The Wisdom of a true-wizard is much like that which Solomon received from God - a discerning heart to see right from wrong, and the courage to choose what is right. It is much more than just directions to the next stage of the quest or advice on the latest evil-fighting spells. Wisdom is timeless and powerful. In fact, it is often more powerful and more important to the story than the wizard's magic.
If you're like me, you can quote some of these true-wizards by heart, or at the very least, you've absorbed some of their lessons:
"Many that live deserve death. And some that die deserve life. Can you give it to them? Then do not be too eager to deal out death and judgement. For even the very wise cannot see all ends." - Gandalf the Grey
"It takes as much strength of heart to share in honor as to face shame." - Dallben
"Great warrior, eh? Wars not make one great." - Yoda
"You thought, as a boy, that a mage is one who can do anything. So I thought, once. So did we all. And the truth is that as a man’s real power grows and his knowledge widens, ever the way he can follow grows narrower: until at last he chooses nothing, but does only and wholly what he must do." - The Master Summoner
"Nitwit! Blubber! Oddment! Tweak!" - Albus Dumbledore
Rule #2 also allows evil characters to claim the title of wizard, though the guidance they give is demonic rather than holy, leading the hero on the path of destruction rather than salvation. Emperor Palpatine is a good example of this. (He's the old, evil guy in the black cloak, from Star Wars, though, if you don't know that, then I'm amazed that you made it this far. Perhaps you are my mother). His guidance turned a would-be hero (Anakin Skywalker) into a villain (Darth Vader), who then helped his new master bring evil to power rather than defeat it. Thus, in my informed and humble opinion:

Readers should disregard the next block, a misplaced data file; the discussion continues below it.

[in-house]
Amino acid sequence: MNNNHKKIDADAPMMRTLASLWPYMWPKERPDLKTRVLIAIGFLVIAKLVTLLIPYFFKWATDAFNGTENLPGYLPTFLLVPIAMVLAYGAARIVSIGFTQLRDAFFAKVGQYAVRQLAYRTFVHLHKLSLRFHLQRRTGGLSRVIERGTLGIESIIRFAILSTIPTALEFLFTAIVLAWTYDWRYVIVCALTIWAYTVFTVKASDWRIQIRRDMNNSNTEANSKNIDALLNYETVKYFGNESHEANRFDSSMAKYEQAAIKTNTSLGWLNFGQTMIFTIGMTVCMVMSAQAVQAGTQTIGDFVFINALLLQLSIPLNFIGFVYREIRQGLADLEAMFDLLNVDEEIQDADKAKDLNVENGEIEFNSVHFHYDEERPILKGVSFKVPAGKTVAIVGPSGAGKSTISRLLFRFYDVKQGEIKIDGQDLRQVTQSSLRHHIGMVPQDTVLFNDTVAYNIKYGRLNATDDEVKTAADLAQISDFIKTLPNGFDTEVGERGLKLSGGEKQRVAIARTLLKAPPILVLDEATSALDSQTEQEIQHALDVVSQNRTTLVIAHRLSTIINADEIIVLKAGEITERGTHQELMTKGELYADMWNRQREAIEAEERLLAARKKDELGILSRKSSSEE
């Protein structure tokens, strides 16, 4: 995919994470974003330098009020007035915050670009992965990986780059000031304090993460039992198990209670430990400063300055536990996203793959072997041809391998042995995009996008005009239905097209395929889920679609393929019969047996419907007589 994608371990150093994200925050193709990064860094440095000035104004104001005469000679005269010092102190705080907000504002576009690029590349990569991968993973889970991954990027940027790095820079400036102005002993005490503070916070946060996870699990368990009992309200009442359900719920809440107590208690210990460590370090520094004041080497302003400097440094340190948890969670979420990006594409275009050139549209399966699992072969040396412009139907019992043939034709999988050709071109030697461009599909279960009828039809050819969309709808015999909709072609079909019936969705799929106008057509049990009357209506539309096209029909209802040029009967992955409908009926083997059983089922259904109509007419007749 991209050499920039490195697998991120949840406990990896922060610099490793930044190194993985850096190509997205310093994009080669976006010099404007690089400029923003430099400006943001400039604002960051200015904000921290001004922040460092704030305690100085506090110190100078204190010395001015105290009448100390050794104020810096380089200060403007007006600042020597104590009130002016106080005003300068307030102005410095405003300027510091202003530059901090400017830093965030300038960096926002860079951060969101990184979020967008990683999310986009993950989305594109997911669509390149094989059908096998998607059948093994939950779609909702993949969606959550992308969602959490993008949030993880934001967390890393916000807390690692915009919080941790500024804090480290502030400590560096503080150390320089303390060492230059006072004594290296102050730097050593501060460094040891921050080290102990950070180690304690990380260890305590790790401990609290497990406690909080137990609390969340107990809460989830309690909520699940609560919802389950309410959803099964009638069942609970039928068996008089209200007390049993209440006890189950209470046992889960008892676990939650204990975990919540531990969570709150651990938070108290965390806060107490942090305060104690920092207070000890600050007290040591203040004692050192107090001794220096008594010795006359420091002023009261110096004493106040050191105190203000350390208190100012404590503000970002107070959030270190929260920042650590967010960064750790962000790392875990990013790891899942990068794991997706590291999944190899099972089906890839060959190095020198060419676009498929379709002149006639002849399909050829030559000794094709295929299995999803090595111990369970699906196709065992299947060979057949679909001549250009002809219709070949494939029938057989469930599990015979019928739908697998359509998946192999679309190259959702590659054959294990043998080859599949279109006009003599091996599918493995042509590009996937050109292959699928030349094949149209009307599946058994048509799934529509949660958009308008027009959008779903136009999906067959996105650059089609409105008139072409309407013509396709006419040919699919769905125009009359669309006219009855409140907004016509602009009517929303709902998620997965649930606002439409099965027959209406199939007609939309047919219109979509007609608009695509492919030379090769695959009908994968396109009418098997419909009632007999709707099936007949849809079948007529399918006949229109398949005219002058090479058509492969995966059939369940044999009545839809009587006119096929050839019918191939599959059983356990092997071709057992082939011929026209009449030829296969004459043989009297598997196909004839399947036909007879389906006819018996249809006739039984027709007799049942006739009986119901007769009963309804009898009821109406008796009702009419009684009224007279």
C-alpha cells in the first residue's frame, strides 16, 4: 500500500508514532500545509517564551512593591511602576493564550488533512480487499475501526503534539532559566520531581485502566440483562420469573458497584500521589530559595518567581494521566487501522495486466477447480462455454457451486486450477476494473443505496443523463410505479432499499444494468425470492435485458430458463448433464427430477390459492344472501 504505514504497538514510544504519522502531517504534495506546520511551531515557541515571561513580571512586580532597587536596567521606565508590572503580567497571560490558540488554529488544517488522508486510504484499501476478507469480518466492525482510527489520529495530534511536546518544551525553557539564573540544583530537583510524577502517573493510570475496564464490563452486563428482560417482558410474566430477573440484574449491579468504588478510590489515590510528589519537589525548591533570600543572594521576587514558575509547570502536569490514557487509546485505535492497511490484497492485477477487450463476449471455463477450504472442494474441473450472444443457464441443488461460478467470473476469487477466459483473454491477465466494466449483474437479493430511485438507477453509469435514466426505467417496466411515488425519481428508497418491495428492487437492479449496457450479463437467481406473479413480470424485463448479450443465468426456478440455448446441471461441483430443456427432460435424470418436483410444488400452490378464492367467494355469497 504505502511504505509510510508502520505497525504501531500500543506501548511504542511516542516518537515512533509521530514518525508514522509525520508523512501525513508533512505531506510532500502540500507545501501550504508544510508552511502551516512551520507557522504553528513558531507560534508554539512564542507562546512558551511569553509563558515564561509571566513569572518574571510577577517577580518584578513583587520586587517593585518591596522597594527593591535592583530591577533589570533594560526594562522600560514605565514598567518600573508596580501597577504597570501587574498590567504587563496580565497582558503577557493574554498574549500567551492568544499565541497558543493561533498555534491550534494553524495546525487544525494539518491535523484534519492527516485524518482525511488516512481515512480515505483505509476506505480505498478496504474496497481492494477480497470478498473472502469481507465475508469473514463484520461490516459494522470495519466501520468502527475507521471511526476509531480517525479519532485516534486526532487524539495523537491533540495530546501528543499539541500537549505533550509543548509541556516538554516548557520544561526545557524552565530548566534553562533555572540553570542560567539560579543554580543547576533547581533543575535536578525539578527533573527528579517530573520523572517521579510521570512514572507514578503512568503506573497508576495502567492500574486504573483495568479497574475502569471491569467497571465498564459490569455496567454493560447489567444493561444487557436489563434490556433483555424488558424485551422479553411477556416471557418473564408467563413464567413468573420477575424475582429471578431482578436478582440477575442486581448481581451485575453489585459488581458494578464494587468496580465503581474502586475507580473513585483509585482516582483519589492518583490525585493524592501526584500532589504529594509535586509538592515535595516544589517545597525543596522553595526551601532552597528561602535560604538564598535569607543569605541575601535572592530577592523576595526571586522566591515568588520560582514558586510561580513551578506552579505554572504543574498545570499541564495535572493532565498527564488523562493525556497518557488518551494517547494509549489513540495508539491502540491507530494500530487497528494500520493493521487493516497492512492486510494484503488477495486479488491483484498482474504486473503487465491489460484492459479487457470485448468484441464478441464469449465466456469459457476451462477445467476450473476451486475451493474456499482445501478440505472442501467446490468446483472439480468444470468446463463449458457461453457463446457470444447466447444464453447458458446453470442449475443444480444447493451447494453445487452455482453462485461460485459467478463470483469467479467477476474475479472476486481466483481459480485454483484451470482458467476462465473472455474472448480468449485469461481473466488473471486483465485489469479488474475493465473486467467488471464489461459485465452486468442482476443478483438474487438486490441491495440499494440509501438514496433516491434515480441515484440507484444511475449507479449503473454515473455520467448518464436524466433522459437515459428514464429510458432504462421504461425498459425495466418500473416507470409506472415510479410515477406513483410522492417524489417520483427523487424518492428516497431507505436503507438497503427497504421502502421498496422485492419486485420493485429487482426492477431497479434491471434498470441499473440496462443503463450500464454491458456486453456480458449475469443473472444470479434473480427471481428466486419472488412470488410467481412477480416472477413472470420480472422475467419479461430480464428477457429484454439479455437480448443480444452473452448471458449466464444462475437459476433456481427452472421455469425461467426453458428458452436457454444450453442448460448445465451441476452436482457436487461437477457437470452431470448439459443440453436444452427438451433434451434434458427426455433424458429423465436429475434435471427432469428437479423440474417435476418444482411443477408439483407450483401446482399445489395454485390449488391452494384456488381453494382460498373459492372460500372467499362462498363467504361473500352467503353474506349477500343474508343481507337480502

Wizard = (Wisdom + Hero) x Magic
Such are the rules of wizards both good and evil. They use their wisdom and influence as much as their magical power, and they always use both to try to turn a hero towards the proper path...or else towards destruction. Where a good wizard will become a mentor and friend, an evil wizard will become a tyrannous master. Remember that, if the fate of the world is ever on your shoulders.
Jordan Jeffers doesn't think there will be a wizard in his novel, but don't let that dissuade you from hyping it as much as possible when it gets released. Feel free to give him electronic encouragement via the little Facebook and Twitter buttons below. It means more to him than you might think.